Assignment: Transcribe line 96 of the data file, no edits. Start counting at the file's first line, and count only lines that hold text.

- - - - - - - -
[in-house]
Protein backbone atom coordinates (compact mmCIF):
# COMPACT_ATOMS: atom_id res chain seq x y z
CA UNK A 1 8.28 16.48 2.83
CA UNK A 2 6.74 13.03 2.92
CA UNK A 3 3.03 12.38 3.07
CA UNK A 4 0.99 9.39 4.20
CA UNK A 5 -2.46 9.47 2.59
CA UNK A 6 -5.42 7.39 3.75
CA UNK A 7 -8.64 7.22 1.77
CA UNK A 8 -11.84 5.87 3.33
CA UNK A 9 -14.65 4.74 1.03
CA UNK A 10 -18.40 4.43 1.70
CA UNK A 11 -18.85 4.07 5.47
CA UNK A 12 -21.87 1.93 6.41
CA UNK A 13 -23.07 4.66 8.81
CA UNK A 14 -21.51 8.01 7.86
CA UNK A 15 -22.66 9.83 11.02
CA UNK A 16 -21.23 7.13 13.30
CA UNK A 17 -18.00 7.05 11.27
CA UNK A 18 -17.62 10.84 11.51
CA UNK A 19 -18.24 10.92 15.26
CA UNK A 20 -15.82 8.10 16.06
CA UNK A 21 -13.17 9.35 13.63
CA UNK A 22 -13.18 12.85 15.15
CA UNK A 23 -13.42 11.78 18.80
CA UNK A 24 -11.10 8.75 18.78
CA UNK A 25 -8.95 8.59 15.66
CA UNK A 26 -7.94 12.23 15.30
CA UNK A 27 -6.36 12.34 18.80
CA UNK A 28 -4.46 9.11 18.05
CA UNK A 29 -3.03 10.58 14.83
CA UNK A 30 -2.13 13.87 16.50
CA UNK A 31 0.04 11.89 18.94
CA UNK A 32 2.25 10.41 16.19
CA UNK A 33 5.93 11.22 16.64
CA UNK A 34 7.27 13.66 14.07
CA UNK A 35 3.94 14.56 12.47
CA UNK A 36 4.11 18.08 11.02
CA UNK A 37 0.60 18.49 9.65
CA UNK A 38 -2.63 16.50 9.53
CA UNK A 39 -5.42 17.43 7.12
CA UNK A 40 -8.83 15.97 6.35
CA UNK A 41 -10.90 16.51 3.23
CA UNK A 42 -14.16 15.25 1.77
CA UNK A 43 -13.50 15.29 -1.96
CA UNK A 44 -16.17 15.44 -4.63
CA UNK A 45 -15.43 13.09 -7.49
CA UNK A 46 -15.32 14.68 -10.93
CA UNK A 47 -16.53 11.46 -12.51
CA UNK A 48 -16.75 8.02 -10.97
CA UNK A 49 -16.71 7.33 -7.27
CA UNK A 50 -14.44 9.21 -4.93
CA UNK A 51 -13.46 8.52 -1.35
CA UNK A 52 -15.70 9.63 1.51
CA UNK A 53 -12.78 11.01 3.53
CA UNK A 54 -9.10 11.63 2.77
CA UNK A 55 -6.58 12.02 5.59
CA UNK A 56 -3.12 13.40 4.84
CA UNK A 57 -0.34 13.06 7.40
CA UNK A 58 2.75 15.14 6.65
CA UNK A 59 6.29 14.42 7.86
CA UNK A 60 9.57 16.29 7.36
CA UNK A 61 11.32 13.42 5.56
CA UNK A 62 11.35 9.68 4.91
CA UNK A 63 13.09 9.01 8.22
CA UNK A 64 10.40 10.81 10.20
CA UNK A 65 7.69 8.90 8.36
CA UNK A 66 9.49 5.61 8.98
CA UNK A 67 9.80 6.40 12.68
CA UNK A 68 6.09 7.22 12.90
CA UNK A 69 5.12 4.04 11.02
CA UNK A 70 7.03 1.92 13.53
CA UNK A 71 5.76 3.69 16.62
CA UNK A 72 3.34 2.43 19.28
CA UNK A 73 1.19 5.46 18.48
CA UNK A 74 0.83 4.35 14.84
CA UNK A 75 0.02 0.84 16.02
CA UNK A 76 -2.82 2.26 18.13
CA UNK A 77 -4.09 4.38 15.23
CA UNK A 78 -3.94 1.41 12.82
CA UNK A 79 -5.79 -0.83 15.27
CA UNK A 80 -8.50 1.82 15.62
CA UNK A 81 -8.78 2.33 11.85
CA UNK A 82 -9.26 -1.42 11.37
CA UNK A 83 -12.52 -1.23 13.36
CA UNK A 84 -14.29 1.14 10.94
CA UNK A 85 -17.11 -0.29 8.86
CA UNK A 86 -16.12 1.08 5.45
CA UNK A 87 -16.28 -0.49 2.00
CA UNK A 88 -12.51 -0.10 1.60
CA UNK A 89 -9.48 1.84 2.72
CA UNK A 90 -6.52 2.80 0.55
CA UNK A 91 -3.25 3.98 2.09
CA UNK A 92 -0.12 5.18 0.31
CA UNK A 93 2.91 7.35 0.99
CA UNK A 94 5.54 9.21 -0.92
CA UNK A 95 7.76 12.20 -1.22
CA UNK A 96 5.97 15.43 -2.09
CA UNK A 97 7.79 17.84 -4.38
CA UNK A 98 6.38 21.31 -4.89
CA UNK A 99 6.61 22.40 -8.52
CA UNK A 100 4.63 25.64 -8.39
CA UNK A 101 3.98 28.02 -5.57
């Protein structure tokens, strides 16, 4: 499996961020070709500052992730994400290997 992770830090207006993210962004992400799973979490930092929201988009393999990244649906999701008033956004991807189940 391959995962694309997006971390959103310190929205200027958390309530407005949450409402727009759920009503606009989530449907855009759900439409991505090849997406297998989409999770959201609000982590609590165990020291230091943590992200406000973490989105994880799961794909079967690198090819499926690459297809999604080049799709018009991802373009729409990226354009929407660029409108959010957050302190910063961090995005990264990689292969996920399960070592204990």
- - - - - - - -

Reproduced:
CA UNK A 93 2.91 7.35 0.99